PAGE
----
During my most recent trip I was speaking at both VMworld Europe 2010 and Interop NYC 2010 - Enterprise Cloud Summit. This update attempts to provide a candid look at some of the trends, thoughts, and insights that occurred to me while engaging with customers, vendors, and the greater cloud community at these two events.
Here I will briefly cover the following points:
Disconnects in Telco/SP Cloud Strategy
‘Hybrid Cloud’ Still Causing Confusion
Public Cloud Hits a Tipping Point?
Enterprise IT Governance
Telco/SP Enterprise Cloud Strategy Doomed to Failure? How many of the large telecommunications and service providers have ‘enterprise’ cloud strategies? Their basic strategy boils down to:
Deploy an ‘enterprise cloud’, usually with VMware
Farm current customer base for cloud customers
Create a suite of services around the cloud offering that make it compelling
In talking to folks at VMware and various telcos and service providers, I heard a tremendous amount of focus on #3. Many times I heard that “infrastructure is just a commodity” and “w_e’ll compete by providing value-added services._” This is clearly a sound strategy, except that most of these providers are not building commodity infrastructure. Most enterprise clouds have a very expensive cost-basis for their build-outs. The most stark difference can be seen with VCE Vblocks clouds, which are almost 10x the cost of a commodity cloud.
Taking aside a number of the other issues with these enterprise clouds, how can you sell enough value-added services on top of a 10x more expensive infrastructure solution to make up the difference? The answer is that you can’t and most telcos and SPs with this strategy will eventually have to face the math.
Related to this, #2 above seems to have telcos and SPs focusing on protecting existing customers. How much more failed can a cloud strategy be than if it’s defensive? The only good strategy here in response to the Amazon juggernaught is a frontal assault using those assets and capabilities you have and Amazon does not.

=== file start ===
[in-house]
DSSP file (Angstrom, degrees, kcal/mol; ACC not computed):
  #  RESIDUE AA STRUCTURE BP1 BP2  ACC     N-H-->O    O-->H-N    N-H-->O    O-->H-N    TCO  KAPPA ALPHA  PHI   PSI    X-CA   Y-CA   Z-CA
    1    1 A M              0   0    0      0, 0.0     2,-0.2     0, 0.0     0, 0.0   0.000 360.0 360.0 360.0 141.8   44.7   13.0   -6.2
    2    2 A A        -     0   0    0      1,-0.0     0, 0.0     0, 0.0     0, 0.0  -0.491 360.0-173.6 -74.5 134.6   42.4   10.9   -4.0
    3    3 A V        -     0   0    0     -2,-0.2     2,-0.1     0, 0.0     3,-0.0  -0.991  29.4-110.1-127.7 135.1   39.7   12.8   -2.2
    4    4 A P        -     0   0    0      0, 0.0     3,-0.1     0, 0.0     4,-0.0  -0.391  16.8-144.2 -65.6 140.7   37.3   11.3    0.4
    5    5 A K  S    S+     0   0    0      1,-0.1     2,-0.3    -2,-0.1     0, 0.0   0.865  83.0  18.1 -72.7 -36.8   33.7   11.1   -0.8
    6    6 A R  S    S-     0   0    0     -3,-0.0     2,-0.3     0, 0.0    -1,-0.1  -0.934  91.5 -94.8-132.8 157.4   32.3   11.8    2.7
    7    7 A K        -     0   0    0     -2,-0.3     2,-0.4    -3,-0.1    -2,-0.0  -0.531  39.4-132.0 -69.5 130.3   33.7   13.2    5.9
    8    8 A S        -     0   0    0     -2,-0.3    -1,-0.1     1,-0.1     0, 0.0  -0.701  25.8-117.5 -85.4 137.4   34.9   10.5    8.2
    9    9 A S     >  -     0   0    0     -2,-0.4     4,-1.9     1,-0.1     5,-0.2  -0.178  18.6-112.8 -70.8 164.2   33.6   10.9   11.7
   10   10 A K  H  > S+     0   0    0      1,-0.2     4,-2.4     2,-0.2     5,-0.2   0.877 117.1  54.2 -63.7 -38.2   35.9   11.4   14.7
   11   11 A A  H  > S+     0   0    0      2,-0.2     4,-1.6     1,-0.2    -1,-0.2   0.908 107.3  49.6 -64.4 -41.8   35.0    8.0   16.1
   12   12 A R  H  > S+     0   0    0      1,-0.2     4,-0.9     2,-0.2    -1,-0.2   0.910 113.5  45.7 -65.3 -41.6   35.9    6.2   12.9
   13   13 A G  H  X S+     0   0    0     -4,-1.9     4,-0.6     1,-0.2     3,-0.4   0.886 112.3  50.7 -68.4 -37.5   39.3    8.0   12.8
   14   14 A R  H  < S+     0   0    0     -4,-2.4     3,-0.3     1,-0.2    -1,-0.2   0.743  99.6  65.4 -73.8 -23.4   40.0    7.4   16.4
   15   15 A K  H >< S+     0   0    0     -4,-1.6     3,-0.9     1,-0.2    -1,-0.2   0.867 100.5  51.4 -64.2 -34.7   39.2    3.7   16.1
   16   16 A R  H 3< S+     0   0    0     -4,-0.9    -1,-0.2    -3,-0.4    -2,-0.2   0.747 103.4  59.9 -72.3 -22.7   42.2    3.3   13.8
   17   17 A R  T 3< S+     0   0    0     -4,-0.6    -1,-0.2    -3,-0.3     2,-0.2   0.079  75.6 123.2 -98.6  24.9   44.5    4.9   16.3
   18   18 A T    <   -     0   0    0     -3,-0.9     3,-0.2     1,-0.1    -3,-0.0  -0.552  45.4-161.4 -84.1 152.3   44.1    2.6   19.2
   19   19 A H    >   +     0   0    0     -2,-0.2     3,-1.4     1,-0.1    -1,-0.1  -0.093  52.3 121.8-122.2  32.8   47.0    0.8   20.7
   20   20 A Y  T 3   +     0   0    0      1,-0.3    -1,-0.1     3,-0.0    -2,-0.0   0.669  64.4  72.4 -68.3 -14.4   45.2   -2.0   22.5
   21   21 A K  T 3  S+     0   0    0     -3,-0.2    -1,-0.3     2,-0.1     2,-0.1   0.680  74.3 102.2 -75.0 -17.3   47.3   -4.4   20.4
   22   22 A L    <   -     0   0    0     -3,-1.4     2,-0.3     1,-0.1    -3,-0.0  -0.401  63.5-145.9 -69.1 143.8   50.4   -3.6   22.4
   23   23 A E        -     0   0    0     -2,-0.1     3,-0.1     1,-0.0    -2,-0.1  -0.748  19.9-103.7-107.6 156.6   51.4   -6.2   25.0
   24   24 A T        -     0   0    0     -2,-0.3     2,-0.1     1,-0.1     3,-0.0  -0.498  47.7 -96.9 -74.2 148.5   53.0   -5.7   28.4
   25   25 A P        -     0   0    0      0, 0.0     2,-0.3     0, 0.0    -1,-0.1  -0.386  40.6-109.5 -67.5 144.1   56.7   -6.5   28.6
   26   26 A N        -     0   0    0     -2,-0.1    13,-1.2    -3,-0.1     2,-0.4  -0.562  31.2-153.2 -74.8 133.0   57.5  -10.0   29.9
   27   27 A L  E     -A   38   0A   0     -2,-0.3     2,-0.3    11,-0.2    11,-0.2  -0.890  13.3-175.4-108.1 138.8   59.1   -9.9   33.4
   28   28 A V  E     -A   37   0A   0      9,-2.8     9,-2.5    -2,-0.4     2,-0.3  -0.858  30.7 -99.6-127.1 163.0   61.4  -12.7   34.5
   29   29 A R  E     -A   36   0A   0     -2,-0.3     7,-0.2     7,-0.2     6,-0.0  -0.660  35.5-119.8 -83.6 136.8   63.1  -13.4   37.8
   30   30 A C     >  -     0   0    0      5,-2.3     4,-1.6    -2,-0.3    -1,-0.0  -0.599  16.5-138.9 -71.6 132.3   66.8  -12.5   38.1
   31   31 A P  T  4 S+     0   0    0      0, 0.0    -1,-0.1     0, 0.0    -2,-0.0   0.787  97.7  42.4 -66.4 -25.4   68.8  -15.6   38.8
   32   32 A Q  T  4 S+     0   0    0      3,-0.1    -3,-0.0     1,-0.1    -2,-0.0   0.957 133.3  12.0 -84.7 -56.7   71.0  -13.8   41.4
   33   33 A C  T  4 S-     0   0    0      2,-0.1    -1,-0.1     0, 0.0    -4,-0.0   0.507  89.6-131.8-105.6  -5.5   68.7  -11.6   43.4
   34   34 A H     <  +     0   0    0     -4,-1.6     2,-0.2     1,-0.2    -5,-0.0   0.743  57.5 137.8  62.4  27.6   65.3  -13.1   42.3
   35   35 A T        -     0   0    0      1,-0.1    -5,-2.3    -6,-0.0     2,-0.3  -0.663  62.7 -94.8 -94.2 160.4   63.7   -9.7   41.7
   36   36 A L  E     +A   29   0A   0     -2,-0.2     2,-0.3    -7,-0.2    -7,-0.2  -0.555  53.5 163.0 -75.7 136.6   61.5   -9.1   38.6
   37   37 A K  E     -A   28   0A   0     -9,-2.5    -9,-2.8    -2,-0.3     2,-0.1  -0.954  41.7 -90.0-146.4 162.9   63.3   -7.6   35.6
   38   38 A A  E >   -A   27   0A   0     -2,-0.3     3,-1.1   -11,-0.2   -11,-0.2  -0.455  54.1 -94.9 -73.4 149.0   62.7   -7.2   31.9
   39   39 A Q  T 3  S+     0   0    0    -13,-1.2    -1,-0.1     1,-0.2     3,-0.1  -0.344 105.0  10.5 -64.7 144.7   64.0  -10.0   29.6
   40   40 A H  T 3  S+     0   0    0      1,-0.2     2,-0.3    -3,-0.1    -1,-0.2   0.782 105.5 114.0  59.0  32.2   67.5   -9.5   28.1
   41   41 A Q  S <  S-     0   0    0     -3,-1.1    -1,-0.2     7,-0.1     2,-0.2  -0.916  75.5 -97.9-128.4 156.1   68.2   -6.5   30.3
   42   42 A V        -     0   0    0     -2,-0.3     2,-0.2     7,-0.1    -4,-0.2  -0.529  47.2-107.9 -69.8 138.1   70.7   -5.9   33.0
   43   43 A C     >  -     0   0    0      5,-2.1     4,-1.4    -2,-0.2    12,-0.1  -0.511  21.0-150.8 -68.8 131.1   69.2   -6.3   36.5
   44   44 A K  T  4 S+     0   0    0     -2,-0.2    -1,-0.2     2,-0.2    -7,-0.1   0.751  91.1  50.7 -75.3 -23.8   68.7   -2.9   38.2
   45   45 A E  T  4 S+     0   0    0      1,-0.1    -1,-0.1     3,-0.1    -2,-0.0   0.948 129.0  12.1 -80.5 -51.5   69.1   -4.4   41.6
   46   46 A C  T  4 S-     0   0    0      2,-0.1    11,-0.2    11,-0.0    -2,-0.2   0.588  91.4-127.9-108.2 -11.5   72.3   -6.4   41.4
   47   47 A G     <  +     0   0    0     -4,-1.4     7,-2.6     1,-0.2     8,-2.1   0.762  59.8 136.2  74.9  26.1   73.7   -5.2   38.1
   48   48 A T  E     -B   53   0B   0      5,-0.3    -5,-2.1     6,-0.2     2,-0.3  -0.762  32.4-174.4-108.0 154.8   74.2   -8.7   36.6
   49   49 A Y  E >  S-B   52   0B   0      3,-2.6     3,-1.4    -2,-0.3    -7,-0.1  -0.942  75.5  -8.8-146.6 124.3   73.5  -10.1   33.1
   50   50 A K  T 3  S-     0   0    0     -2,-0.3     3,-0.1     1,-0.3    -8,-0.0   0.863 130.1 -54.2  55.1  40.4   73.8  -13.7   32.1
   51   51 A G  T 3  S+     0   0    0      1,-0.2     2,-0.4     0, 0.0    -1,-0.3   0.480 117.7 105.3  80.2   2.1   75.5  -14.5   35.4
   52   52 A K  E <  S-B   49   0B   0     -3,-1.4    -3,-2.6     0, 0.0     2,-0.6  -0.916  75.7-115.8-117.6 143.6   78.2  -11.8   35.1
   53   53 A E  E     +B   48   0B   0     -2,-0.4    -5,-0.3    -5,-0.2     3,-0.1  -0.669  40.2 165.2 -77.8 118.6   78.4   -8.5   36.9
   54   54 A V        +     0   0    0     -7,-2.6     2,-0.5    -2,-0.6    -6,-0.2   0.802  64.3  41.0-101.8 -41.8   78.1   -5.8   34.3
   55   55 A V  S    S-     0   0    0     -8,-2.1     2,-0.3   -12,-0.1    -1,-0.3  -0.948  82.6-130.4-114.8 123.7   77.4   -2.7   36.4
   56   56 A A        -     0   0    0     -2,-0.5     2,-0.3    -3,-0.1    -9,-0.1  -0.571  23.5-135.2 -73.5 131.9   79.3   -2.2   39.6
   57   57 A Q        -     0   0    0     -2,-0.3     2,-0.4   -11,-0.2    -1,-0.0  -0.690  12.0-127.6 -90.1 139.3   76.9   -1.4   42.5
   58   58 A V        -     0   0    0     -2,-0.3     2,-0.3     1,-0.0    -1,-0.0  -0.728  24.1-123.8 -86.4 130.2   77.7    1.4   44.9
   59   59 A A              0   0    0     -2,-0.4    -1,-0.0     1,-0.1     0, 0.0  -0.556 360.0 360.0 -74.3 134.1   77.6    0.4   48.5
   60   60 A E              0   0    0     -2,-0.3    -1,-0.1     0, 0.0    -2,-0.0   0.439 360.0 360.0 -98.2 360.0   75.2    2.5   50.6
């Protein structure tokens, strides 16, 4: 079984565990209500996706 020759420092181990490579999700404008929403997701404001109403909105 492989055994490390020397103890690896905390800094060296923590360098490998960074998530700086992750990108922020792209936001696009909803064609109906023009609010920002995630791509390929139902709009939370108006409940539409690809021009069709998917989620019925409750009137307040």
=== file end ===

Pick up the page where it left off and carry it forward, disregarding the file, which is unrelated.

It’s interesting that even VMware, probably Amazon’s key competitor, is preaching along with EMC, a ‘Journey to the Private Cloud’ and pounding the pulpit for enabling developers. This quote from Paul Maritz, CEO of VMware is choice:
In the final analysis they [purchasers] are not the people making strategic decisions in the business. Developers have always been at the leading edge, because that’s where business value is generated. Things that don’t differentiate you at a higher level will be SaaS apps – which will also be purchased at a higher level. The differentiated stuff you have to do yourself, and that means software development”.
Most of the current VMware-based enterprise clouds are simply trying to sell a pure virtualization outsourcing play to IT admins of their existing customer base. If a developer friendly strategy is working for Amazon and VMware is pushing a similar vision, then it’s incumbent on those who want to be successful in the emerging cloud computing space to think about where developer enablement fits in their strategy.
I very much hope that telcos and SPs will start to develop some strategies and cloud solutions that are ultimately competitive. The worst thing that can happen here is to have a GOOG/AMZN duopoly. (Please see my earlier post on the rumor of Google launching their own EC2-like service.)